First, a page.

The show’s producers and network allowed us the freedom to use abstraction to get the desired effect of paranoia. That is, we were free to take a strong conceptual approach with the visuals and thankfully not be tied to showing footage of actors and scenes from the show. That television convention has its place I suppose, but as usual, I find it more fun to play with metaphors to try and make something that speaks to the overall feeling of the show, rather than duplicate or re-edit material that the audience is about to see anyway! Luckily we didn’t have explain anything literally either - and in the end, the sense of anxiety benefits from this. No photos of assassinations, bombs, or crashes - the threat is merely implied. A title is a tease! After all, what you don’t show is as important as what you do.
I worked with frequent collaborators Theo Daley and Jeremy Cox on the final storyboards. Before that, the initial boards had the slide show device to motivate the edit but the result was a bit cold—the information was there, but it didn’t convey emotion. It was all a bit too cerebral. Add that to the fact that I wanted a black and white palette! This was on the way to being the opening of a Mensa convention. Networks want to see some drama. The yellow line was added bring the human element in—now there was some nervous energy and a story to follow. And a pop of color as a bonus! The personality of the line came through the its hand-drawn nature and its animated scrawl … a combination of handiwork by myself, Theo and our animators, J.J. Johnston and Andy Chung. We had another board based solely on the idea of shifting redactions, which Jeremy ultimately modified to be a major element in the final piece. Nothing says top state secrets like black bars.
3Q: How do you feel about so much effects work - including title sequences - being sent to offshore contractors? How will American firms be able to compete?
KF: It’s exciting to see inspiring work, no matter what country it comes from. It’s good to see other film industries grow - I have to believe that it will open up more doors, for all of us. I’ve been on calls with VFX companies halfway around the world when called to collaborate with them, and it really is amazing to have a pipeline that allows us to work together.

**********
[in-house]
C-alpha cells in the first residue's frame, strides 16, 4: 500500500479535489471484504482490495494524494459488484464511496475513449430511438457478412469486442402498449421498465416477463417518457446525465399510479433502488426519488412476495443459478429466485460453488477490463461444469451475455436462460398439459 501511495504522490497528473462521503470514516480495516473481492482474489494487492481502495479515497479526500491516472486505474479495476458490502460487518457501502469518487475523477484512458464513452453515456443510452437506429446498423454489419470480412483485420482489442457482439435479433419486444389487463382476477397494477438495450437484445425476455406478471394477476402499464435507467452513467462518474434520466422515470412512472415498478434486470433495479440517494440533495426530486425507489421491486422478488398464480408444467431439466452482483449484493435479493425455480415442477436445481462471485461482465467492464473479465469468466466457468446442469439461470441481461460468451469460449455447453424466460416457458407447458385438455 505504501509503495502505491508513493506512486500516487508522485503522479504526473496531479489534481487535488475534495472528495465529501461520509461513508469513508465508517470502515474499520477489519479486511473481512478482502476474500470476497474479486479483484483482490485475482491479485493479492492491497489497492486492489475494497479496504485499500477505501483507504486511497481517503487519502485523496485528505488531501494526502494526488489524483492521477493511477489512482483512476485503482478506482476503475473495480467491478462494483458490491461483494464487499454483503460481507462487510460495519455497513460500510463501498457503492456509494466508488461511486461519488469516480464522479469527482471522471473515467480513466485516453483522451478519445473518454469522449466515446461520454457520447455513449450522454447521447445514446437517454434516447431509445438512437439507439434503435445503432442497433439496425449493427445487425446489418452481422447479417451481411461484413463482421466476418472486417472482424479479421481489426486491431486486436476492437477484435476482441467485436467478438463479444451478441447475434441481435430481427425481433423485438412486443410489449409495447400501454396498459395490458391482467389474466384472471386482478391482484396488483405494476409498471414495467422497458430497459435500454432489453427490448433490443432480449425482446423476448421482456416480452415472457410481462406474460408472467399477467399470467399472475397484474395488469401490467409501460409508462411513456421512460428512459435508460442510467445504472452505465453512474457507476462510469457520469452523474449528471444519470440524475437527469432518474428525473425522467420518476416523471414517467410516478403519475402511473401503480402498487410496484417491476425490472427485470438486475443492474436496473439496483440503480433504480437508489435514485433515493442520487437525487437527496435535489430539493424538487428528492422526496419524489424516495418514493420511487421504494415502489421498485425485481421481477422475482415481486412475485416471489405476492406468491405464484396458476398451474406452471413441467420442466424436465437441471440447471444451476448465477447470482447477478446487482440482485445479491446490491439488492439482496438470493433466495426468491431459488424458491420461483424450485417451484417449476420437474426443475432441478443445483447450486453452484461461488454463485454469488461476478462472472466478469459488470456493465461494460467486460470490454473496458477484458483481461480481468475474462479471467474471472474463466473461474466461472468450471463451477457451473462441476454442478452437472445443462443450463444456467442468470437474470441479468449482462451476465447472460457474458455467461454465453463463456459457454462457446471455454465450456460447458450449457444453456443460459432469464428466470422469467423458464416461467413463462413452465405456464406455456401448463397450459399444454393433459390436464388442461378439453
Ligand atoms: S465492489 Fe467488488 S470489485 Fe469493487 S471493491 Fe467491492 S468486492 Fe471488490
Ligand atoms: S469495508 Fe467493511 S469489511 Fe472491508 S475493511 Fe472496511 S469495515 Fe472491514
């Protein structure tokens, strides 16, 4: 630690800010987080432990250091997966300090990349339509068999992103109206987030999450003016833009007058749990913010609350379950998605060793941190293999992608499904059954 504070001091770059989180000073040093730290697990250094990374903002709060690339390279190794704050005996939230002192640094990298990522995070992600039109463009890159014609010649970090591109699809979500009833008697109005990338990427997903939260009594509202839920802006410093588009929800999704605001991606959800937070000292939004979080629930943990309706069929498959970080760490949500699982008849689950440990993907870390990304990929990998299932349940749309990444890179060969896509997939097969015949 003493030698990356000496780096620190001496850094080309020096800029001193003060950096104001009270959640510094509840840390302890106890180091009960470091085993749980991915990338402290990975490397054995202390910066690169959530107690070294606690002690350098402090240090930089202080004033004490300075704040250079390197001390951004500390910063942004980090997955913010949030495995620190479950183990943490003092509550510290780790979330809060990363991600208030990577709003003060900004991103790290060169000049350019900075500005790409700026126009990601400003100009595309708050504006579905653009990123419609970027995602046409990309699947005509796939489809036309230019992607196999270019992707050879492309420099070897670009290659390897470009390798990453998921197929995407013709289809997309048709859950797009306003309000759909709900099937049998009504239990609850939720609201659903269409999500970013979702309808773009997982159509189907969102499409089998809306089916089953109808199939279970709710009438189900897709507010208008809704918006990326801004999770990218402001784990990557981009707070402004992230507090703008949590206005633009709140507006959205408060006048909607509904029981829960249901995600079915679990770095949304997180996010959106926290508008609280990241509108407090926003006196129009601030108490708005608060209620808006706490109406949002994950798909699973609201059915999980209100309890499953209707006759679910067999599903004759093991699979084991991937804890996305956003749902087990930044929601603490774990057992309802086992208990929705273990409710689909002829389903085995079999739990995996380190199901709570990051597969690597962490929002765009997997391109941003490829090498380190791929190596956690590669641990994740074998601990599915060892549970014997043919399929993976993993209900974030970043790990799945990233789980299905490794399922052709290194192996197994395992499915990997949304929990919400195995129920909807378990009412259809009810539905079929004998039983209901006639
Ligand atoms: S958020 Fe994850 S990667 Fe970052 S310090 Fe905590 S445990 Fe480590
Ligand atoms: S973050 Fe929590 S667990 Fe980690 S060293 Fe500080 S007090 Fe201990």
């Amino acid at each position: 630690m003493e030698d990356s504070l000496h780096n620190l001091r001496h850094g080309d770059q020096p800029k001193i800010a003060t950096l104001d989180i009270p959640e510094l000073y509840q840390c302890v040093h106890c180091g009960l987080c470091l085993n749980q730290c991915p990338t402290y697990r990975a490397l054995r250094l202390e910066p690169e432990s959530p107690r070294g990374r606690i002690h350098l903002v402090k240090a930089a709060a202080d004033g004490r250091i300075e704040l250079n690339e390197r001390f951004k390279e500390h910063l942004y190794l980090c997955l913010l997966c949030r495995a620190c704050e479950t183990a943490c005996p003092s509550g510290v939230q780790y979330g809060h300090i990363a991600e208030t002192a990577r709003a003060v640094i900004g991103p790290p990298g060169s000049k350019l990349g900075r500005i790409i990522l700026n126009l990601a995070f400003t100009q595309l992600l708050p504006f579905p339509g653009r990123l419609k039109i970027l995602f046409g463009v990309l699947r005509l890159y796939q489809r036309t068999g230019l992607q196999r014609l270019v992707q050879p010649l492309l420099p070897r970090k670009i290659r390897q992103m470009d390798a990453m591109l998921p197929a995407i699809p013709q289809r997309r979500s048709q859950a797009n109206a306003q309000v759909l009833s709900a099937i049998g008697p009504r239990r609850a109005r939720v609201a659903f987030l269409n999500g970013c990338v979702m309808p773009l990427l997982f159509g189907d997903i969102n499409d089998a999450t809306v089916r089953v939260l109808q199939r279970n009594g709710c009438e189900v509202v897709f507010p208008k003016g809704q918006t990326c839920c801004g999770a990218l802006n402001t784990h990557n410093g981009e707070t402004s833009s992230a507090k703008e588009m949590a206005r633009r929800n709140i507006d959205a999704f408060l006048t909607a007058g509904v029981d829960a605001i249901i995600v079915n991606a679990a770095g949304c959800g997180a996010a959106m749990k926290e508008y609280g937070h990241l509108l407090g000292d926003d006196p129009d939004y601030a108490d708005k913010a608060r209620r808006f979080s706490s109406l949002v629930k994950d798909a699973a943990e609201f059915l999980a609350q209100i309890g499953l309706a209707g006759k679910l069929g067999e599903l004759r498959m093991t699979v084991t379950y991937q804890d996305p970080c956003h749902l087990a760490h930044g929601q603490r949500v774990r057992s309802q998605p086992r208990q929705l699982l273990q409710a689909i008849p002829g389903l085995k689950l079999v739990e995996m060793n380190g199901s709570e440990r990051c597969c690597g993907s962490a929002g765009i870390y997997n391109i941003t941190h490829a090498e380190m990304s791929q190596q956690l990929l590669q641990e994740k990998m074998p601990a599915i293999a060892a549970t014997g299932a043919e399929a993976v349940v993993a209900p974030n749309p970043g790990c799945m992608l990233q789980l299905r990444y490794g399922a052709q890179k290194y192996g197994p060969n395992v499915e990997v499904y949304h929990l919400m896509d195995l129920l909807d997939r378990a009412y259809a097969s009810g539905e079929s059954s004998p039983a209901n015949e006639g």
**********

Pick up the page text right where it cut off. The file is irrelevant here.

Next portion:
I hadn’t thought of the situation as a threat, perhaps because I see a need for more and more modelers and animators in both my own work and overall , as visual communication just keeps getting more sophisticated. I think the US can remain competitive by investing in the arts and arts education, and valuing both innovation and craftsmanship. We have to continue to build on the business of culture-making, an asset that other countries see in our economy.
3Q: A bonus question, contributed by a colleague of yours: What do you feel the role of a title sequence is in relation to a movie?
KF: Extra credit points! Well, it’s nearing dinner time, so that’s going to influence my answer. A title sequence is like a good hors d’oeuvre - it whets your appetite for what is to follow. Perhaps it is a taste of the story to come. Or maybe the strong flavor plays off the next course. After you’ve finished, you may think back and say “ah, that was the perfect opening note!” or “that flavor complemented the meal perfectly.” Like a great meal a good film opens with a sense of anticipation. Like a great meal, viewing a film is an event. Why not treat it as such with a great title sequence? It can be very satisfying for all involved.